Taking on Goliath: How Leaner Operations Can Win Against Larger Budgets

Taking on Goliath: How Leaner Operations Can Win Against Larger Budgets: Lower Operational Costs

An Interim CFO Shares Strategies for Creating a Sustainable Plan to Lower Operational Costs

By Kristen McAlister, Co-Owner of Cerius Executives

As businesses continue their post-pandemic recovery efforts, many are laser-focused on how to lower operational costs. Others are focused on accelerating growth and exploring new opportunities to surpass the competition. Whatever the goal, reducing expenses and restructuring cash flow can both play a vital role. One interim CFO shares several strategies to help smaller businesses take the lead—even if their budgets can’t contend with those of their larger competitors.

Today, you can distinguish companies ahead of their competition by the structure of their operations. But what if your business isn’t the market leader? Or if you don’t have the largest budget? Can you outpace the competition another way?

One interim CFO from Cerius Executives says yes. He explains how, through effective budgeting and operational planning, many recovery-minded companies can become leaner, faster, and stronger than their competitors. 

“These strategies are especially relevant for businesses trying to get back on their feet this year—and they apply to any size business in any industry,” said Pam Wasley, CEO, Cerius Executives. “They can help businesses implement a sustainable, long-term strategy to lower operational costs. The end goal is to ultimately increase cash flow, which can then be invested in business growth.”

Strategy #1: Eliminate dysfunctional (and costly) processes.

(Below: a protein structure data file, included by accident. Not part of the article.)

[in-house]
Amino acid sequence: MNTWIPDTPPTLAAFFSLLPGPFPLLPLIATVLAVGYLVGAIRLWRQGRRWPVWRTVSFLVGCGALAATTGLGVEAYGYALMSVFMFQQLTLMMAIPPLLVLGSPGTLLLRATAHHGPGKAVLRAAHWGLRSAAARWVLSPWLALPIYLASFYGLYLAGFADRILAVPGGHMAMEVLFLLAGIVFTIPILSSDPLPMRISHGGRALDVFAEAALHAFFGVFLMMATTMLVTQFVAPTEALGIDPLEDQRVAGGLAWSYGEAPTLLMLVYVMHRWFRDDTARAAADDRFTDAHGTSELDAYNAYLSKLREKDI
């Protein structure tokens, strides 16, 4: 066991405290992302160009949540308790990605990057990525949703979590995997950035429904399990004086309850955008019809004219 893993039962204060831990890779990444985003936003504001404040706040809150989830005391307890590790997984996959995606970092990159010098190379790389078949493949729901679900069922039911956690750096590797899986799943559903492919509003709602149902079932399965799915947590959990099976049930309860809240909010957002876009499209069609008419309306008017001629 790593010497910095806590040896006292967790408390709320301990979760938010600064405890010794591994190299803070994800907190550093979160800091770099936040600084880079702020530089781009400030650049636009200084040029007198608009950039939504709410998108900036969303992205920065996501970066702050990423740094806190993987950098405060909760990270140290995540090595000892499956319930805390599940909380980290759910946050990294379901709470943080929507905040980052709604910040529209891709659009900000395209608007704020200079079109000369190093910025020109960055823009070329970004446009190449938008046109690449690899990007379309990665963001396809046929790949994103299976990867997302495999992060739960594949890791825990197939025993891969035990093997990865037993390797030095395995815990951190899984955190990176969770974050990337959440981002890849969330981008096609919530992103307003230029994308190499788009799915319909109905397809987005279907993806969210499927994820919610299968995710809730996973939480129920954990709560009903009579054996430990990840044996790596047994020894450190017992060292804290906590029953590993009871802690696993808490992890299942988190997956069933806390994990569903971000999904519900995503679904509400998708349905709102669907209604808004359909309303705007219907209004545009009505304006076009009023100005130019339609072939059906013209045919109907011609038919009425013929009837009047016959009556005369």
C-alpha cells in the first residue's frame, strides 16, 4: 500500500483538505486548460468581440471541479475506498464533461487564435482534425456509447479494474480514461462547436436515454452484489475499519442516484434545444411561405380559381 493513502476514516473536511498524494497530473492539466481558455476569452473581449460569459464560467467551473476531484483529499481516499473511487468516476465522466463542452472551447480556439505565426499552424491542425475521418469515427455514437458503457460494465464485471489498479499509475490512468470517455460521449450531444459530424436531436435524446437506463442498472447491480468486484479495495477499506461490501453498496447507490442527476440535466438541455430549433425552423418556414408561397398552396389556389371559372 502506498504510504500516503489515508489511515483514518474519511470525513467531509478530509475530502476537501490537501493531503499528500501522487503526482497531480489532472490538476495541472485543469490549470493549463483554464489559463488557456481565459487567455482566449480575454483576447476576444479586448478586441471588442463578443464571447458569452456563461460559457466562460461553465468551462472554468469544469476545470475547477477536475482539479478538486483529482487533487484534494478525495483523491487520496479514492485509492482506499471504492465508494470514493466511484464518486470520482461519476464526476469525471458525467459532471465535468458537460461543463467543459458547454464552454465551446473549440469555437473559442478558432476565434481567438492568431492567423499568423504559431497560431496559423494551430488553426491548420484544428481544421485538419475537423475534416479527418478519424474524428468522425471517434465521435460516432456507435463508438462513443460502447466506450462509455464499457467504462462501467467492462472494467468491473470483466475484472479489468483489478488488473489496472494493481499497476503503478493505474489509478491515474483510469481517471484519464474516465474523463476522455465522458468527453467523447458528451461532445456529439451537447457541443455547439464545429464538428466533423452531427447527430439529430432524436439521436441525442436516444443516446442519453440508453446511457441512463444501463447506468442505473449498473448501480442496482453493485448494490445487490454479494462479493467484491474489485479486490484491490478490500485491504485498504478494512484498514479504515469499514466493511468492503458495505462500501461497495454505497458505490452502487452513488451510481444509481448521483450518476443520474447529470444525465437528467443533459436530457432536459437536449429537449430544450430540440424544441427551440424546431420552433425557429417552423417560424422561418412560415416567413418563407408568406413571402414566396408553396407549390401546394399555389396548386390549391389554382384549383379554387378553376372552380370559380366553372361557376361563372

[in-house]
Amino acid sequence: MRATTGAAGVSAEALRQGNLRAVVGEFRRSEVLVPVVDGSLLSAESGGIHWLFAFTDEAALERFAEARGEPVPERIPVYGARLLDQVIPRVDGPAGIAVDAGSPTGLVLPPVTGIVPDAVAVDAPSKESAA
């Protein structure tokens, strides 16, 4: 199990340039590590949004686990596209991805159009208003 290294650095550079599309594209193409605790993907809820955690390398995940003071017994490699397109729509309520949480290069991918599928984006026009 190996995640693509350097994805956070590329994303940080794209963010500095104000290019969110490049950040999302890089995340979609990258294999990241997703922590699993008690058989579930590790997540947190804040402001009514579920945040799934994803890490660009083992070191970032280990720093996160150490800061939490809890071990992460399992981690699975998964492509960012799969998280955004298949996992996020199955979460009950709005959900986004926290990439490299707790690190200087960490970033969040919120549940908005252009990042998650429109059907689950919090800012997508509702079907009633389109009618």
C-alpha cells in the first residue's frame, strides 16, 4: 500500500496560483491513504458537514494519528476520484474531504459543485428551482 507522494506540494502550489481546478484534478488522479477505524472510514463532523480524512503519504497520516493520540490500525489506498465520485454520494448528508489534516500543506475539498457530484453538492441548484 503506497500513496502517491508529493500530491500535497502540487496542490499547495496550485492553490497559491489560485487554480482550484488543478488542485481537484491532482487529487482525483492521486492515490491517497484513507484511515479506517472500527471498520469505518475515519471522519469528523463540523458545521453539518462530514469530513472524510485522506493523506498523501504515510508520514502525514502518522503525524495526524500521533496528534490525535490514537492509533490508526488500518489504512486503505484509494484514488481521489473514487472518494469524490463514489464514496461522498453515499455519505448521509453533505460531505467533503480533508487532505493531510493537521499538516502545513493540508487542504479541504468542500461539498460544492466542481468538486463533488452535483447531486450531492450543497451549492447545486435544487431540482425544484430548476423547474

Your teams use dozens of business processes every day. Whether they’re generating reports, manufacturing products, resolving customer complaints, or contacting new clients, they go through the same steps each time.

Unfortunately, when these processes are dysfunctional and inefficient, they take more time and cost the business money. You’ve likely seen the financial impact yourself: poor product quality, missed deadlines, bottlenecks, mistakes, unhappy customers, wasted resources, and poor productivity, to name a few.

Over time, processes often get expanded as a result of a growing need or in response to issues. The processes rarely get reviewed to remove excess, redundancies, or to reduce too many hand-offs. Processes are also not often documented. This leads to interpretation, variance, and reinvention. All are culprits of operational dysfunctions and waste.

When everyone follows a well-tested set of steps, there are fewer errors and delays, there is less duplicated effort, and staff and customers feel more satisfied. By streamlining your business processes, you can spend less money in day-to-day operations, which can help you become a “high performer” and achieve more in the same or smaller budget than your competitors.

Strategy #2: Create high-value operations.

Another way to optimize expenses is to find ways to provide the highest value at the lowest cost. This is not a program, but rather a philosophy that businesses use to build their strategy and operations, in an effort to pay bigger dividends.

We see this often in growing companies when there’s a need to get a new set of activities done. The default is to use an internal resource—but that could mean someone who doesn’t have the right skill set or someone who is over-qualified. A smarter choice may be to hire an interim executive or part-time project manager, who would provide the expertise while keeping costs down.

All businesses must create value, but some types of value (and methods of value creation) are more useful and profitable than others. Many high-value activities can be found within operations—activities like quality control, managing purchases, storage, inventory control, and logistics. By optimizing operational efficiency, all of these activities can directly impact customer satisfaction, waste reduction, profit margins, and cash flow.

Strategy #3: Find new ways to reduce operational expenses.

Your strategy to lower costs should not focus on cost-cutting, but rather on cost-saving. The former looks for ways to bring down expenses through shortcuts and by eliminating activities. Cost-saving, on the other hand, is an effective cost management strategy that maximizes value from the same (or fewer) resources.